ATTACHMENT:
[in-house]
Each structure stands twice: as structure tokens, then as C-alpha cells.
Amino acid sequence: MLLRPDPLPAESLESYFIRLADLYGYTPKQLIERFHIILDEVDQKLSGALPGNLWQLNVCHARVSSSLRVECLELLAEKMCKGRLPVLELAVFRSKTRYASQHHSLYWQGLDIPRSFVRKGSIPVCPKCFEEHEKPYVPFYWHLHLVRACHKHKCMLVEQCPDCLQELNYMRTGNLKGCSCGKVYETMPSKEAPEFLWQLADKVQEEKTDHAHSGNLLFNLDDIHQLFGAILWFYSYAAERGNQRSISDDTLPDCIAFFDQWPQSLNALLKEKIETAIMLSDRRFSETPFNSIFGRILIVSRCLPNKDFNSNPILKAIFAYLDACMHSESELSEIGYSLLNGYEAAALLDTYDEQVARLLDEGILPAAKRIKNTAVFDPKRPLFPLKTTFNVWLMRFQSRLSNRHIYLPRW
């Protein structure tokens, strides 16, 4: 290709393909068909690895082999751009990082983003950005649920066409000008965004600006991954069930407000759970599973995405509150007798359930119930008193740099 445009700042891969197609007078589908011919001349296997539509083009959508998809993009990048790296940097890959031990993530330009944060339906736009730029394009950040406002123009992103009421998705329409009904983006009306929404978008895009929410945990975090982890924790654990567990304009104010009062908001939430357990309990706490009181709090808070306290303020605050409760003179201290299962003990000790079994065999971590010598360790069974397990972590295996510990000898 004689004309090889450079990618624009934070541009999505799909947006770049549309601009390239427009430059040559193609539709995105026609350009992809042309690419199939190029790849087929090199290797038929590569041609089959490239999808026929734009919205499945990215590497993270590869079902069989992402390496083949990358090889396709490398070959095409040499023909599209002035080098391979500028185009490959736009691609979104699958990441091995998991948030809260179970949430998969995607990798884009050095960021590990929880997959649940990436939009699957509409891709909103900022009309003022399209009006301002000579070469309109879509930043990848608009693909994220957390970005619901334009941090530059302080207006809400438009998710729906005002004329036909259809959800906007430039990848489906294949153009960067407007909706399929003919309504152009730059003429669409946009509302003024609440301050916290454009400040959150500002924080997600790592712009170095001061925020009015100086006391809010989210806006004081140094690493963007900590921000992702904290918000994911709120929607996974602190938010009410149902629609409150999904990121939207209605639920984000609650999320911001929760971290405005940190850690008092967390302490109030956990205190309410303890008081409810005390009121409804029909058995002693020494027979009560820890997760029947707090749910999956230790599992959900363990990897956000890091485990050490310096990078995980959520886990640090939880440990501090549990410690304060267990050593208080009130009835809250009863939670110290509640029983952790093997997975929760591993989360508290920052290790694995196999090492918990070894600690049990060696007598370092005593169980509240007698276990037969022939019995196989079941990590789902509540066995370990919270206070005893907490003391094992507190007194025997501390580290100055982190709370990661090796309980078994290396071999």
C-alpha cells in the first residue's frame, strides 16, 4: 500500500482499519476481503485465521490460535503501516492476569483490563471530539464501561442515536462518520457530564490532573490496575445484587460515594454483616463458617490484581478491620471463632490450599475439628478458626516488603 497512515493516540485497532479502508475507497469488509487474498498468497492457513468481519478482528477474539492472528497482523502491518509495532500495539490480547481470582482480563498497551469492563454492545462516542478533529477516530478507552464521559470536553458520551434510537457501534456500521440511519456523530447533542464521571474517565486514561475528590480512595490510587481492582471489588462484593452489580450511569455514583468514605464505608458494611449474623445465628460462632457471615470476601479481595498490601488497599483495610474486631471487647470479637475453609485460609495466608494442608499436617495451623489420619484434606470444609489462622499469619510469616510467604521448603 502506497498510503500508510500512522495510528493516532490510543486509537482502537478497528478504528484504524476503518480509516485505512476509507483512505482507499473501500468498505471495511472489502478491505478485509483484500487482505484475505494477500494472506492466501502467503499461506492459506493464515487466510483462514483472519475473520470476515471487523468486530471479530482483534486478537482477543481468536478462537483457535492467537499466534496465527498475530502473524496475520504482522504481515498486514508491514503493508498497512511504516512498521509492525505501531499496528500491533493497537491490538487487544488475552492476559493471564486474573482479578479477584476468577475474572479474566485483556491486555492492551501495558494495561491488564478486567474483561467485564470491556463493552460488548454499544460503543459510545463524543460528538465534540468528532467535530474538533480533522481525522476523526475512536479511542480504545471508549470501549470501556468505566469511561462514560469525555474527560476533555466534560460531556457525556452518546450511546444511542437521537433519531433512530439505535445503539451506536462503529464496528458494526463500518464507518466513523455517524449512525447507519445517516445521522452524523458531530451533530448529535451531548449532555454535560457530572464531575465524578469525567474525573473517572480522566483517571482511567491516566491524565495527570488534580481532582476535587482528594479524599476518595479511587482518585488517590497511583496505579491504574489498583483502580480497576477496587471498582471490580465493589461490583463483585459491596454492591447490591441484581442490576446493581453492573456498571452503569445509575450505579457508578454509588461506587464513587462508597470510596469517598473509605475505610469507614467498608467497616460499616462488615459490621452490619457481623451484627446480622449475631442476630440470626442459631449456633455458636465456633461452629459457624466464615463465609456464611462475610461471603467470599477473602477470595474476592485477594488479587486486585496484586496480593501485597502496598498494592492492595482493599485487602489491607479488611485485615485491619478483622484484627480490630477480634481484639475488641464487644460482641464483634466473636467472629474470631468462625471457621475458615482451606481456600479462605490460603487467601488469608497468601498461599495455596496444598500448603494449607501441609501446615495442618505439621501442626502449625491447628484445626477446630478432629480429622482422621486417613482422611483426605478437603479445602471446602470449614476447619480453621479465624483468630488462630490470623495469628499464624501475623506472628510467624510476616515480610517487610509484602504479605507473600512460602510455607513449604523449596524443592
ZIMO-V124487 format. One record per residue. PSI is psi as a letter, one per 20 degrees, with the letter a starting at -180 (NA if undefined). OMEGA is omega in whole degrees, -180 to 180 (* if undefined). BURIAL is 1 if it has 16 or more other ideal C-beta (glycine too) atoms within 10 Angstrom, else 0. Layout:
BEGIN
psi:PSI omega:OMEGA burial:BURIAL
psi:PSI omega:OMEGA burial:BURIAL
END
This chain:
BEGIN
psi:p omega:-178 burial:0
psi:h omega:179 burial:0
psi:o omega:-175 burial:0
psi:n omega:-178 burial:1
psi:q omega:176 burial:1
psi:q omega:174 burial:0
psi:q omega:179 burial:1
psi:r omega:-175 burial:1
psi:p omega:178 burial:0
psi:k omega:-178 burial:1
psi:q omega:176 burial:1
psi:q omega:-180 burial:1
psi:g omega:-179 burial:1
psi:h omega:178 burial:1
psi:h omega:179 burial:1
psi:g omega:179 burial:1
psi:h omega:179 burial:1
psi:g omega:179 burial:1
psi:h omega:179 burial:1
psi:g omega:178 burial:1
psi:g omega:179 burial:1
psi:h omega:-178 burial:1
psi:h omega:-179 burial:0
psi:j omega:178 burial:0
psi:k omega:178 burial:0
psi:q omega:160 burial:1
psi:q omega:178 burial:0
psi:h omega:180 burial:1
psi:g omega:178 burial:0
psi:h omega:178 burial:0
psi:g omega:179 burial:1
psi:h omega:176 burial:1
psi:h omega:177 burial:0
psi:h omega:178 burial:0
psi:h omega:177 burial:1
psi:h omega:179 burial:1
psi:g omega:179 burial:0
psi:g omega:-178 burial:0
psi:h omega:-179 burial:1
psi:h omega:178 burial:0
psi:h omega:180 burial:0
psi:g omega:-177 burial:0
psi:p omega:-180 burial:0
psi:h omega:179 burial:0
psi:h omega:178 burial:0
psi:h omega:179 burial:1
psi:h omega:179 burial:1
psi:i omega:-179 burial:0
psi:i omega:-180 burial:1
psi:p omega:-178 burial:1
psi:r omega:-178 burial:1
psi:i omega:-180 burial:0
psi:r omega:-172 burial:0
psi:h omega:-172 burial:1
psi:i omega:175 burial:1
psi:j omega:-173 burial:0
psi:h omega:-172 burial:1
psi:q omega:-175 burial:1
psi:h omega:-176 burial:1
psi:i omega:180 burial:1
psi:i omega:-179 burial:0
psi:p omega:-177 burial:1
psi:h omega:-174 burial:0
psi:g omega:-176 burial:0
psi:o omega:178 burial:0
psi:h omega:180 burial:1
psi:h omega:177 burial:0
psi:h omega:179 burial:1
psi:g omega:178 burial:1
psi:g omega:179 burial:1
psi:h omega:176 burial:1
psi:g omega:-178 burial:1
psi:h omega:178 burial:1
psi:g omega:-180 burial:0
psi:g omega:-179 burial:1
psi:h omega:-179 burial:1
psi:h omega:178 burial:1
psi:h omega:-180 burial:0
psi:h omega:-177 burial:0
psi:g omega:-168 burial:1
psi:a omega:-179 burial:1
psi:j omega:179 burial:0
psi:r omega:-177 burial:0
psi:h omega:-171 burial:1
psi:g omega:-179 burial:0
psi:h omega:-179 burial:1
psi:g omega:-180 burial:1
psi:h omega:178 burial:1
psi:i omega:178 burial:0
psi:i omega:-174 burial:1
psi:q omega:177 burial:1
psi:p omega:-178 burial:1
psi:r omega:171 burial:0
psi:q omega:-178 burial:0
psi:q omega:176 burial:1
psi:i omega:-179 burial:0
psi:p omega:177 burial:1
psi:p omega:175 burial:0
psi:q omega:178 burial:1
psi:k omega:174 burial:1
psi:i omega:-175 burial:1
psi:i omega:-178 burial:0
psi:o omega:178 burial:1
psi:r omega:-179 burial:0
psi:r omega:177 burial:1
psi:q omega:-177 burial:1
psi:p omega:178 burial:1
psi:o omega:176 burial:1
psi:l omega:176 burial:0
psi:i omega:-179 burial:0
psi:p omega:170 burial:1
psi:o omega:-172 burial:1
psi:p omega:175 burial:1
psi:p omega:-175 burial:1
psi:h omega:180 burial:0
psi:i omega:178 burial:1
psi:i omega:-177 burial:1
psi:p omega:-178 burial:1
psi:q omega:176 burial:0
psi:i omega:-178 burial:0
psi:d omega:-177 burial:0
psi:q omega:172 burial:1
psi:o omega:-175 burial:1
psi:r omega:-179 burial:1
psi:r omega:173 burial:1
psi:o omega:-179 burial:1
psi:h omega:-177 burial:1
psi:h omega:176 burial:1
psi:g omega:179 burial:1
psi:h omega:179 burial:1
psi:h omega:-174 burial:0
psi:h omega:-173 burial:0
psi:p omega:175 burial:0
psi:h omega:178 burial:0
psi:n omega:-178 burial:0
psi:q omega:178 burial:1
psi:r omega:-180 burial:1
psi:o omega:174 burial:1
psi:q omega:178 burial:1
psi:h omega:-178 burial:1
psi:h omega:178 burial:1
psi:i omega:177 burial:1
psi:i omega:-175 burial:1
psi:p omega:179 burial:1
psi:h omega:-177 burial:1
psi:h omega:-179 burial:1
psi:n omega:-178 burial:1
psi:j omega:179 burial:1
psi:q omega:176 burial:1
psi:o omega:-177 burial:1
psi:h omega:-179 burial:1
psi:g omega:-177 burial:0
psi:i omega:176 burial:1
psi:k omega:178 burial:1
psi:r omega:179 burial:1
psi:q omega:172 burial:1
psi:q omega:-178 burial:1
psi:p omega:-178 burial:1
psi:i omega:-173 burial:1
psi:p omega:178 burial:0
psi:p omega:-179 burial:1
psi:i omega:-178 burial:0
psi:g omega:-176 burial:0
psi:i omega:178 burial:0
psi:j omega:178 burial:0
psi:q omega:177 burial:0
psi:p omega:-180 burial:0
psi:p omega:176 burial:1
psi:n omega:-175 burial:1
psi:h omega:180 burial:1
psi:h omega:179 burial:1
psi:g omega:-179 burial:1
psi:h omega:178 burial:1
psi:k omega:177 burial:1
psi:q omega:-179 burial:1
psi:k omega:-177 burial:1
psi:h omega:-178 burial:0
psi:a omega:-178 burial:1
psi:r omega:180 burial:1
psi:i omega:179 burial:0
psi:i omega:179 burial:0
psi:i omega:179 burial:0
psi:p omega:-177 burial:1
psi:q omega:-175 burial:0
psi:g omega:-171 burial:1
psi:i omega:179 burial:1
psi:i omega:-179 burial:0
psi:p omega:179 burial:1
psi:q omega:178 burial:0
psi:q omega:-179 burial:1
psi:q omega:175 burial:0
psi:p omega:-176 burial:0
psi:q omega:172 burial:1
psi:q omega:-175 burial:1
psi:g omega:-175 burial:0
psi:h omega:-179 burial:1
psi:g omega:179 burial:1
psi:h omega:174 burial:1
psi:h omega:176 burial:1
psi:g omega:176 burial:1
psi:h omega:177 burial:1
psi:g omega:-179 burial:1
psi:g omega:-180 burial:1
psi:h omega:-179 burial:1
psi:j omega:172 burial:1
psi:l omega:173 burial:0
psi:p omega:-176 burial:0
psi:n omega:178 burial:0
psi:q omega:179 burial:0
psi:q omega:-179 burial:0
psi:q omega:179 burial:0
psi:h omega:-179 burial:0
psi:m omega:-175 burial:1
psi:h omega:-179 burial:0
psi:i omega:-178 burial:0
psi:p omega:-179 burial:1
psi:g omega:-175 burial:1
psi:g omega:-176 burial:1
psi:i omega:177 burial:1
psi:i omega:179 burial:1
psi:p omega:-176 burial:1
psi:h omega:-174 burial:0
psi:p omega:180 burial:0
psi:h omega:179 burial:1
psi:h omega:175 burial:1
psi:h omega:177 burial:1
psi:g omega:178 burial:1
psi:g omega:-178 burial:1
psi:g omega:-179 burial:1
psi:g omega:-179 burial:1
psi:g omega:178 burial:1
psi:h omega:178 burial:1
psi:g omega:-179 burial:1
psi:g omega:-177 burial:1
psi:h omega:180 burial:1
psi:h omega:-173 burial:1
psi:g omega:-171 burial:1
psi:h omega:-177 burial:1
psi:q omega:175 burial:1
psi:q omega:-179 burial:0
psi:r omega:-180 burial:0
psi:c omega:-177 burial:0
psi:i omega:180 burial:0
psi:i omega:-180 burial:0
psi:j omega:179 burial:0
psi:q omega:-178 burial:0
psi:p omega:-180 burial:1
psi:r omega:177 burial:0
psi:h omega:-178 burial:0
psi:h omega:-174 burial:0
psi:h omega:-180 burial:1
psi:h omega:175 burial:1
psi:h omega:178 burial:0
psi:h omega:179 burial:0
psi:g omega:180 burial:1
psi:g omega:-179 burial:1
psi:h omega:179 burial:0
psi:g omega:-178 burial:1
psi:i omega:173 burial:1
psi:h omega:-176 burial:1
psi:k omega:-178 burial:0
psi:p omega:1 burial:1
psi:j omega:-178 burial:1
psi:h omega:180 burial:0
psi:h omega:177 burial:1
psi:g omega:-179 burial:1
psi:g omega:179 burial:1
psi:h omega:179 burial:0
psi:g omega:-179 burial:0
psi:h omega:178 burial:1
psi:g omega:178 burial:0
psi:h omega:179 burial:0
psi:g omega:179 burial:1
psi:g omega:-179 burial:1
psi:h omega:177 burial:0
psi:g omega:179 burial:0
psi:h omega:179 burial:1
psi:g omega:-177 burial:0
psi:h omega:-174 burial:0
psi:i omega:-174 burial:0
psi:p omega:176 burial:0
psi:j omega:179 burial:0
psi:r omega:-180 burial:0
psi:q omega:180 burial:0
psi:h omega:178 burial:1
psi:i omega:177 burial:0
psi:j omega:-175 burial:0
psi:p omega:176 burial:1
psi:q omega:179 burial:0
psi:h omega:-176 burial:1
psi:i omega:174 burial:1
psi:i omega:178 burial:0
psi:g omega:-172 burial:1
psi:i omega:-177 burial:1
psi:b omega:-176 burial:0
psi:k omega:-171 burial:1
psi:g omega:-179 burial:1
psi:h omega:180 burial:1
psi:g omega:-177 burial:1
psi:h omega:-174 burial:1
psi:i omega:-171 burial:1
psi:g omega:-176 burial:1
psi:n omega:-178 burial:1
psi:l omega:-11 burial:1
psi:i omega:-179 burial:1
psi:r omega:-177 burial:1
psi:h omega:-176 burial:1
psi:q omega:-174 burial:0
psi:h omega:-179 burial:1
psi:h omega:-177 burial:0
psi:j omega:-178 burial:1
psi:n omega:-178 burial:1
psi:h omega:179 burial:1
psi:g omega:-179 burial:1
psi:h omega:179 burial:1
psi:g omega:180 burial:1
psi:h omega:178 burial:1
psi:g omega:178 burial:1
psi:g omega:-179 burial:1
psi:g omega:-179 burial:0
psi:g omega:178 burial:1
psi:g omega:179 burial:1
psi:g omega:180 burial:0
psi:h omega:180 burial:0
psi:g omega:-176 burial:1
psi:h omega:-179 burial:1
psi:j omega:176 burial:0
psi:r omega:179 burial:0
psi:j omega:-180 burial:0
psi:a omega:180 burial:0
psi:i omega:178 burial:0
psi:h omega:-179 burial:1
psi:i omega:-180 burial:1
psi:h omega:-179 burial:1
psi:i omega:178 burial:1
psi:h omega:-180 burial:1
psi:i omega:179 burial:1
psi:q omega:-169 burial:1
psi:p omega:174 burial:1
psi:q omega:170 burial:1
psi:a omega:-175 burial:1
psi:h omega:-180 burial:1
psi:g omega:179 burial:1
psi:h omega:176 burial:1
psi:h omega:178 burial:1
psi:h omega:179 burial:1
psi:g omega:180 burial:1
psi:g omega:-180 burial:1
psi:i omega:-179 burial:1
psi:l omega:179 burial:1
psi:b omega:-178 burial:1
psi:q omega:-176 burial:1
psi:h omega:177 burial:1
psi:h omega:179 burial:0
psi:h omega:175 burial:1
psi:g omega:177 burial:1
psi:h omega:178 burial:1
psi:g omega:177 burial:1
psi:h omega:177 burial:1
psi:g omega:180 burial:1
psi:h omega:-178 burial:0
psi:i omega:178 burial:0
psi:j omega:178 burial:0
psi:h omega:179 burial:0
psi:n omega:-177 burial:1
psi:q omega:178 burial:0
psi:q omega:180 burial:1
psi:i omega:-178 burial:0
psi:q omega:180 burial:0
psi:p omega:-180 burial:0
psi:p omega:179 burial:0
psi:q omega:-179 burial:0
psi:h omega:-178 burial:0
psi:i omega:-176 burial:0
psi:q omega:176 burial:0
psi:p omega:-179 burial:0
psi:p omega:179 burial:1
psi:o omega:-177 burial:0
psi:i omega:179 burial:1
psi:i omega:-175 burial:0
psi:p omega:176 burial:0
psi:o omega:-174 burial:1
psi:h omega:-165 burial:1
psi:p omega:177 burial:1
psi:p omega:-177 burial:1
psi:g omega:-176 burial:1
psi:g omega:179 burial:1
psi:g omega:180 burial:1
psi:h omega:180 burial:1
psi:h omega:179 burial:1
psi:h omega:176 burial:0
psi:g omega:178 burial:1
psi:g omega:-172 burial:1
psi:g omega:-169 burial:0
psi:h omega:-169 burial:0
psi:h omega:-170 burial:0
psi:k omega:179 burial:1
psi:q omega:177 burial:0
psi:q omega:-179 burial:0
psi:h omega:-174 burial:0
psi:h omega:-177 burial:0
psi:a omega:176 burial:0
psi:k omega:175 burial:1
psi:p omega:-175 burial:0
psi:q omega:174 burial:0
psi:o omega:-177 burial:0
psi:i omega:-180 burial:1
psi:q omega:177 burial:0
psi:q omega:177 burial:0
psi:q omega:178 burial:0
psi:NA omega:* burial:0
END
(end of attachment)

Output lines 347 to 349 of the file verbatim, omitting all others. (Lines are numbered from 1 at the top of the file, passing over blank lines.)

psi:i omega:178 burial:1
psi:h omega:-180 burial:1
psi:i omega:179 burial:1